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Thriving at Work Review – Progress Since 2017

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Paul Farmer, CEO of Mind and co-author of ‘Thriving at Work’ gives an update on a new Leadership Council which is the latest step in improving workplace wellbeing across the UK.

Last Week marked the inaugural meeting of the Thriving at Work Leadership Council, bringing together senior leaders from a range of organisations committed to embedding the key principles underlying good mental health at work. It seemed like an opportune moment to take a look back on what has been achieved since the Thriving at Work review was published in October 2017.

The aim of the review – commissioned by the prime minister and led by Lord Dennis Stevenson and I – was to look at the extent of poor mental health at work and the effect this was having on our workforce and economy.

The review’s findings were more stark than we imagined, with 300,000 people who experience long term health problems losing their job every year and 15 per cent of people in work having symptoms of an existing mental health problem. Additional research by Deloitte found that poor mental health at work costs the UK economy between £74 billion and £99 billion a year, which includes a cost to employers of between £33 billion and £42 billion.

In light of these findings, the review set out a total of 40 recommendations for employers, the UK Government and other stakeholders. Included within the recommendations were six ‘core mental health standards’ that included things like implementing a mental health at work plan, developing mental health awareness, encouraging conversations about mental health, improved working conditions and monitoring employee mental health and wellbeing. Further recommendations – ‘enhanced standards’ – were made for larger organisations. All the recommendations were accepted by the UK Government in their Work, Health and Disability paper, ‘Improving Lives’.

The scale of this challenge cannot to be underestimated but, on the whole, things are moving in the right direction. The UK civil service has developed a new Mental Health Support Sense Check to help its departments in England and Wales assess how well they are meeting the core and enhanced standards, building up a more complete picture of areas of strength and areas for improvement. In addition, they have set a target for 90 per cent of senior civil service leaders to be trained as Wellbeing Confident Leaders by the end of 2019. Meanwhile, NHS England, with support from Mind, has developed its Health and Wellbeing framework, into which the core and enhanced standards are embedded.

Prioritising mental health at work for those working within the NHS is more important than ever. Both the new Long Term Plan in England and the Welsh Government’s A Healthier Wales recognise the need for the NHS workforce to be both physically and mentally healthy. While these ambitions are welcome, they cannot become reality without investing in the workforce – recruiting, retaining and valuing the caring, dedicated staff with the necessary skills and expertise we need to do the incredibly challenging jobs we often take for granted. Key to this is ensuring their mental health and wellbeing are promoted and supported by implementing the standards outlined in the review.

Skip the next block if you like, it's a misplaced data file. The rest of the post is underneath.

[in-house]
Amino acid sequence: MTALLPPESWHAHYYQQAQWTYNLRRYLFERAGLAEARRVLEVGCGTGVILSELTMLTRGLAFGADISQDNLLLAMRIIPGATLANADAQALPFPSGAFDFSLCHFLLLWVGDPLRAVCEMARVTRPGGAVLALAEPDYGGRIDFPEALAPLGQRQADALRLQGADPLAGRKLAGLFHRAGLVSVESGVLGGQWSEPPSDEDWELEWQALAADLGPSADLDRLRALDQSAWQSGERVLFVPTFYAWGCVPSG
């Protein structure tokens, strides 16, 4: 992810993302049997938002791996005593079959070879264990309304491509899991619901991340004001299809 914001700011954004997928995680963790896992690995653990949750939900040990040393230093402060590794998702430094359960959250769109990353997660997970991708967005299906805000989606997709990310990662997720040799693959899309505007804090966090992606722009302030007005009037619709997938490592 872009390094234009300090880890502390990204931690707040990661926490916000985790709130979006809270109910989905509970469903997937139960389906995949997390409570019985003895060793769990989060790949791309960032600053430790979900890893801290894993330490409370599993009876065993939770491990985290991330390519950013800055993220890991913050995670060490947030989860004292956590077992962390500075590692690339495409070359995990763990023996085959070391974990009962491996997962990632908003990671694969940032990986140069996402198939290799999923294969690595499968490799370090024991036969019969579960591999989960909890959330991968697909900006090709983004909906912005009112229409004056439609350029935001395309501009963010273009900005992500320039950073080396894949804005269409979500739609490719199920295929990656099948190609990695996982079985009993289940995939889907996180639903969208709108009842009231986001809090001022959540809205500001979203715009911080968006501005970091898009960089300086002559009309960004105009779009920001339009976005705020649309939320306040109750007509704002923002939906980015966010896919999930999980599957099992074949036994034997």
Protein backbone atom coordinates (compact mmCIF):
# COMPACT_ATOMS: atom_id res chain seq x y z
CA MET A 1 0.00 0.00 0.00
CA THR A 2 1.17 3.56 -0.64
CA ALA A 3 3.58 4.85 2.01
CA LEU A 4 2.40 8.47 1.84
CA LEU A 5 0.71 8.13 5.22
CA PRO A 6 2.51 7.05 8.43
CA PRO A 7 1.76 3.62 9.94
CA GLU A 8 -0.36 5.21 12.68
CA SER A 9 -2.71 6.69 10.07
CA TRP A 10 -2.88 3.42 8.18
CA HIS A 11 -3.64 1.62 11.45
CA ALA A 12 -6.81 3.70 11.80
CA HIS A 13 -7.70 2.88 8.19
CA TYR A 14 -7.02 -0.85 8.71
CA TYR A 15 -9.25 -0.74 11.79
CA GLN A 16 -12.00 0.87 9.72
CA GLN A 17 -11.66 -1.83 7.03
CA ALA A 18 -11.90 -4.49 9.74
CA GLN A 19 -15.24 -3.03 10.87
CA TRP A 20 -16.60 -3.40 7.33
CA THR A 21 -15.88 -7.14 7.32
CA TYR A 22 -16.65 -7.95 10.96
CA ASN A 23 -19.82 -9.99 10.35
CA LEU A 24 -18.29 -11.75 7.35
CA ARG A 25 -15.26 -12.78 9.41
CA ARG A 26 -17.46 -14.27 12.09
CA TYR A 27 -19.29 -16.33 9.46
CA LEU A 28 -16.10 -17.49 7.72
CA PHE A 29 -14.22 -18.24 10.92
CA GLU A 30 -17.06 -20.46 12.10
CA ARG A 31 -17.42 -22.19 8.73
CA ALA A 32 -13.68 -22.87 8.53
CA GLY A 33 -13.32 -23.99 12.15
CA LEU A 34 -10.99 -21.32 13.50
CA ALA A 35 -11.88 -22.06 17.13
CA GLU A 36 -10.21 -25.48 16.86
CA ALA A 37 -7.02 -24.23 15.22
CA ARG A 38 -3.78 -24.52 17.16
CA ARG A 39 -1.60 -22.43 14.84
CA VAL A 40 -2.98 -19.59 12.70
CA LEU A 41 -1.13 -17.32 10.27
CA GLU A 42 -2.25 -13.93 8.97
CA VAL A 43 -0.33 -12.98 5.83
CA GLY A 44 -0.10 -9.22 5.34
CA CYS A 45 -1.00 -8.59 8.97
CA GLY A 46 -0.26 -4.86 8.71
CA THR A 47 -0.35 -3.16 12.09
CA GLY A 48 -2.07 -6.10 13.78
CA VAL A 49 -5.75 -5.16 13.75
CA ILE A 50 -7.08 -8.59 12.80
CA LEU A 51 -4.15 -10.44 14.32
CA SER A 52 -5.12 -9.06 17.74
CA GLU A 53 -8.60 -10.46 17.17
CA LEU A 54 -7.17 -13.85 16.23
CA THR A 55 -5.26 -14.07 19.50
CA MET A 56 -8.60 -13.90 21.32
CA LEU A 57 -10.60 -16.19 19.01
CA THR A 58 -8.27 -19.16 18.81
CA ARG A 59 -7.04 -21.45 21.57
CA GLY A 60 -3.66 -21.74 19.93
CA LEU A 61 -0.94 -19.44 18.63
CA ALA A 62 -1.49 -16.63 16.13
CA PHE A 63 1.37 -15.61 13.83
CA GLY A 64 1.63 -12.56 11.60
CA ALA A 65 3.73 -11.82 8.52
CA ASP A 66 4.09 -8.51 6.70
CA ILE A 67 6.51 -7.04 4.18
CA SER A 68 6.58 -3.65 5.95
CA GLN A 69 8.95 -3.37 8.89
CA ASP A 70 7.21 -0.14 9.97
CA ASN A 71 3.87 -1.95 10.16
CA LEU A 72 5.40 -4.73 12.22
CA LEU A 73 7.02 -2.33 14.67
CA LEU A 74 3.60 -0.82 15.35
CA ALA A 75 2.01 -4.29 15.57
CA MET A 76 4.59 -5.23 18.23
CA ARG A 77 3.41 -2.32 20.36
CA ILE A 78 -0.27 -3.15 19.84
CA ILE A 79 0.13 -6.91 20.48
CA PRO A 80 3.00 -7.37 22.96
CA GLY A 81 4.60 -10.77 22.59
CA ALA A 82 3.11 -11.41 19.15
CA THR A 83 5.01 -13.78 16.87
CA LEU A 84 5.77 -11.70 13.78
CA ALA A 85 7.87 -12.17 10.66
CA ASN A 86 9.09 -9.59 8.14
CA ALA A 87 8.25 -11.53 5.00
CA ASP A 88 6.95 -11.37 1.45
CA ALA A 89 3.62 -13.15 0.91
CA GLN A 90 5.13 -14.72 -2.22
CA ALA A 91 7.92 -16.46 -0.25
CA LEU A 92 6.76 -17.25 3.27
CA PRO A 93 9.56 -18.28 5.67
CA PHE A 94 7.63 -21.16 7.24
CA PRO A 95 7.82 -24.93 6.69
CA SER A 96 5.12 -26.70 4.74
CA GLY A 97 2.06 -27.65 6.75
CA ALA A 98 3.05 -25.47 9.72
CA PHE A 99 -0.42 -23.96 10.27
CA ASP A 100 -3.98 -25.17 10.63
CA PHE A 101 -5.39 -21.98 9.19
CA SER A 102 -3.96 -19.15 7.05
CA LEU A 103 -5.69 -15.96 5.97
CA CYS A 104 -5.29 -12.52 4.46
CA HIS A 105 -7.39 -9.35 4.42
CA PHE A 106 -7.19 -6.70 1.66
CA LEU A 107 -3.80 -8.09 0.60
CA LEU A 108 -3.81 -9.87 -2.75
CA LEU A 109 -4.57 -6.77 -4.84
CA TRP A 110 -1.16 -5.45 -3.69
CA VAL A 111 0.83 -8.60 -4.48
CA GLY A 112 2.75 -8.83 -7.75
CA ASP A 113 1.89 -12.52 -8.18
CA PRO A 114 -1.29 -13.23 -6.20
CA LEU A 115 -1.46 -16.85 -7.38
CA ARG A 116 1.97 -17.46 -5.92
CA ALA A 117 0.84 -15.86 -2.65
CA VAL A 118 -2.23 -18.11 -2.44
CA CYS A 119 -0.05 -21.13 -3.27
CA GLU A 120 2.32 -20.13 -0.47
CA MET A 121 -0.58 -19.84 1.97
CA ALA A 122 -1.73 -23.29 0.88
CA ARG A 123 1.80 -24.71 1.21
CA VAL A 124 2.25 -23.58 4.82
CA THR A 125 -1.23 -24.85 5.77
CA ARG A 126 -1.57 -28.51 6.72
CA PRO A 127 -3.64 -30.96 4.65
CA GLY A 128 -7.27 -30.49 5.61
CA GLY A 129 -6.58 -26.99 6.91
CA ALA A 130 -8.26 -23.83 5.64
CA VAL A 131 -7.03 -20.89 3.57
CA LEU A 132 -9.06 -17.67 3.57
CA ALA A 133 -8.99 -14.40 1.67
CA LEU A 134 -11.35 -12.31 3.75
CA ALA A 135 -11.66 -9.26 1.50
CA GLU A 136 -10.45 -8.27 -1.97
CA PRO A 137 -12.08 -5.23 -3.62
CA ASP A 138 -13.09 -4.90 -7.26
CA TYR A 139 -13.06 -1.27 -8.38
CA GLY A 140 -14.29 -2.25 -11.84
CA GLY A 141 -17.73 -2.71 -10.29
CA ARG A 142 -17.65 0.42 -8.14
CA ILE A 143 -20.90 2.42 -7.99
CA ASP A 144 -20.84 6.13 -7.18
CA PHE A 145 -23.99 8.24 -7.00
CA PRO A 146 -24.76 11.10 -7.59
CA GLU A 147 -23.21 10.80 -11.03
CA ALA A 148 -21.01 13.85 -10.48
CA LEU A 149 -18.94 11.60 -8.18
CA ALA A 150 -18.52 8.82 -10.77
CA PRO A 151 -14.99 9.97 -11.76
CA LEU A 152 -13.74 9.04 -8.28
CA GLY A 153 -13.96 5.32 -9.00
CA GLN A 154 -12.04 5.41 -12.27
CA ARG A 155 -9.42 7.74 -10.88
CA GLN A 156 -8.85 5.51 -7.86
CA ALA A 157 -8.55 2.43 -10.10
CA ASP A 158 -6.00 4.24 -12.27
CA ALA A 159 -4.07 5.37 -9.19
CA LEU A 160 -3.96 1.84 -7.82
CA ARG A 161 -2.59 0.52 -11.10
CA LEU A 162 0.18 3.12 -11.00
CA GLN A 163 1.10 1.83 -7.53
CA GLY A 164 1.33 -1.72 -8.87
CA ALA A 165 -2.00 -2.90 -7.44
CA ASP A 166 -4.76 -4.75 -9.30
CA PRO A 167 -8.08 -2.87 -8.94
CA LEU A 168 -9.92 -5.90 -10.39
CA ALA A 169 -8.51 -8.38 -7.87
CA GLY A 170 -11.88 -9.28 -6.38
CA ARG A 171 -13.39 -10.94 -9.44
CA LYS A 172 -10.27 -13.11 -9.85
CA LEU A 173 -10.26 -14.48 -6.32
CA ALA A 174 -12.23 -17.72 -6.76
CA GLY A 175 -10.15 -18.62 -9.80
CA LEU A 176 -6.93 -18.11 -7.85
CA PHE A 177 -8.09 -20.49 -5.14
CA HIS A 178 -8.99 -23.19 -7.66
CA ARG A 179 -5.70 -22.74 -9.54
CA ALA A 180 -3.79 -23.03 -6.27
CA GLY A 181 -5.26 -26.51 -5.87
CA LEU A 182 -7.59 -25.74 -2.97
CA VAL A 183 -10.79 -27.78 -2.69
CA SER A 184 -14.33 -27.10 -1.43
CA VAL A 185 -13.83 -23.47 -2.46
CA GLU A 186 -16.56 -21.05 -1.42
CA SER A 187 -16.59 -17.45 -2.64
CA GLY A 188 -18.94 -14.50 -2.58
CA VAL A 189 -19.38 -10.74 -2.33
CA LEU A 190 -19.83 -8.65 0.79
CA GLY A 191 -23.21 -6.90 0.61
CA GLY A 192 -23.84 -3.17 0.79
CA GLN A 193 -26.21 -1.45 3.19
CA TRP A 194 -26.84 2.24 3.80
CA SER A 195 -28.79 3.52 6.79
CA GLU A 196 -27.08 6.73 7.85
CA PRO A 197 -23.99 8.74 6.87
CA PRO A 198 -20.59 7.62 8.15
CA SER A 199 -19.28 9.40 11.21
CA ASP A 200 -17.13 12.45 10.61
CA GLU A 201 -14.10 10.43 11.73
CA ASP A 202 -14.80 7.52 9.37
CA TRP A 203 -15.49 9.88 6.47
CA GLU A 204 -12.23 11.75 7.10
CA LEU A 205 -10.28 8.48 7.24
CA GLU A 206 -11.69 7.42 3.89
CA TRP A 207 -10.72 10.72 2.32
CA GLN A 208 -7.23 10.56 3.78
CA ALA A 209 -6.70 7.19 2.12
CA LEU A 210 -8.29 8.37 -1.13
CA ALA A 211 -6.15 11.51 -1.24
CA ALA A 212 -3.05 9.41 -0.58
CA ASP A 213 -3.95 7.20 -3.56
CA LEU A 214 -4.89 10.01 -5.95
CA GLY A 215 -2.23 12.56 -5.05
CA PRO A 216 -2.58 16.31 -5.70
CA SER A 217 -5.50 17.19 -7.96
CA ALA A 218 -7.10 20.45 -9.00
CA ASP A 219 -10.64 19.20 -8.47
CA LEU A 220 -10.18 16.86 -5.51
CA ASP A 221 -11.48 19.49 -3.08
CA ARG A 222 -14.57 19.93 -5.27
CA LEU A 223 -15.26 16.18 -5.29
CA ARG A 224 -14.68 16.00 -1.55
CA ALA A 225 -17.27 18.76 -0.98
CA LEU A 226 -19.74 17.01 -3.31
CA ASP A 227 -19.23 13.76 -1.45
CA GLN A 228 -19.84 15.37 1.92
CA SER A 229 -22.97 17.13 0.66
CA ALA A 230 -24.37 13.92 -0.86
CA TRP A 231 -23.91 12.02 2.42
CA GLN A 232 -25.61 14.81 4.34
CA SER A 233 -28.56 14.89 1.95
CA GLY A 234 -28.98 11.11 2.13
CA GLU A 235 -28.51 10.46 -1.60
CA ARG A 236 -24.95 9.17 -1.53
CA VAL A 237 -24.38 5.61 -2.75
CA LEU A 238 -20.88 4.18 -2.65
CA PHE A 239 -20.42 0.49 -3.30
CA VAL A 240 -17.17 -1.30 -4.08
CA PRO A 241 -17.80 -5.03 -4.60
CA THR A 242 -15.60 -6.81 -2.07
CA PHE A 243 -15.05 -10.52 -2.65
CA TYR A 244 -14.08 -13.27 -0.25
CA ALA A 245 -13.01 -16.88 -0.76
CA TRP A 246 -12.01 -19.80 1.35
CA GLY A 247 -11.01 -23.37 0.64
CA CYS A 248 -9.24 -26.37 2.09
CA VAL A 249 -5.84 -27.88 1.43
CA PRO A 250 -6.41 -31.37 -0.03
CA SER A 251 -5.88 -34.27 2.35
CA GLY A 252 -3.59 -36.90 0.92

In Wales we have also seen the new Economic Strategy placing mental health at its heart, ensuring that the focus is not only on creating more jobs but also on ensuring that employers are making positive changes to improve and support the mental health of their workforce. We have been working with Welsh Government and other partners, using Thriving at Work as a template, to make this commitment a reality for people in Wales. We are pleased that Welsh Government has agreed to sit on the Leadership Council in order to ensure we learn from what is happening in both England and Wales.

It takes time for changes like these to happen. Employers have made great strides in the past year or so indicating a commitment to creating mentally healthy workplace cultures. Increasingly, employers are recognising the value – both economic and social – of taking staff wellbeing seriously. While more employers are on board when it comes to promoting mental health at work, there is still a huge disability employment gap. We want to reach a point where all workplaces recognise the value of recruiting and nurturing a diverse workforce of talented employees, including those whose mental health may have prevented them working previously. With the right support, work can be a place within which all of us can thrive.

Advice for employers on how to implement the Thriving at Work recommendations is available through the Mental Health at Work Gateway.

The Leadership Council is made up of representatives from the following organisations of varying sizes and sectors:

  • Barclays
  • Civil service
  • Confederation of British Industry
  • CYBG/Virgin Money
  • Deloitte
  • EON
  • Eversheds Sutherland
  • Federation of Small Businesses
  • Historic England
  • Institute of Directors
  • Lloyds
  • Mace Group
  • Matrix Chambers
  • Mind
  • National Grid
  • NHS Improvement
  • Pets at Home
  • Roots HR
  • The Royal Foundation
  • Society of Occupational Medicine
  • UK Government
  • Unilever
  • Welsh Government
  • Work and Health Unit

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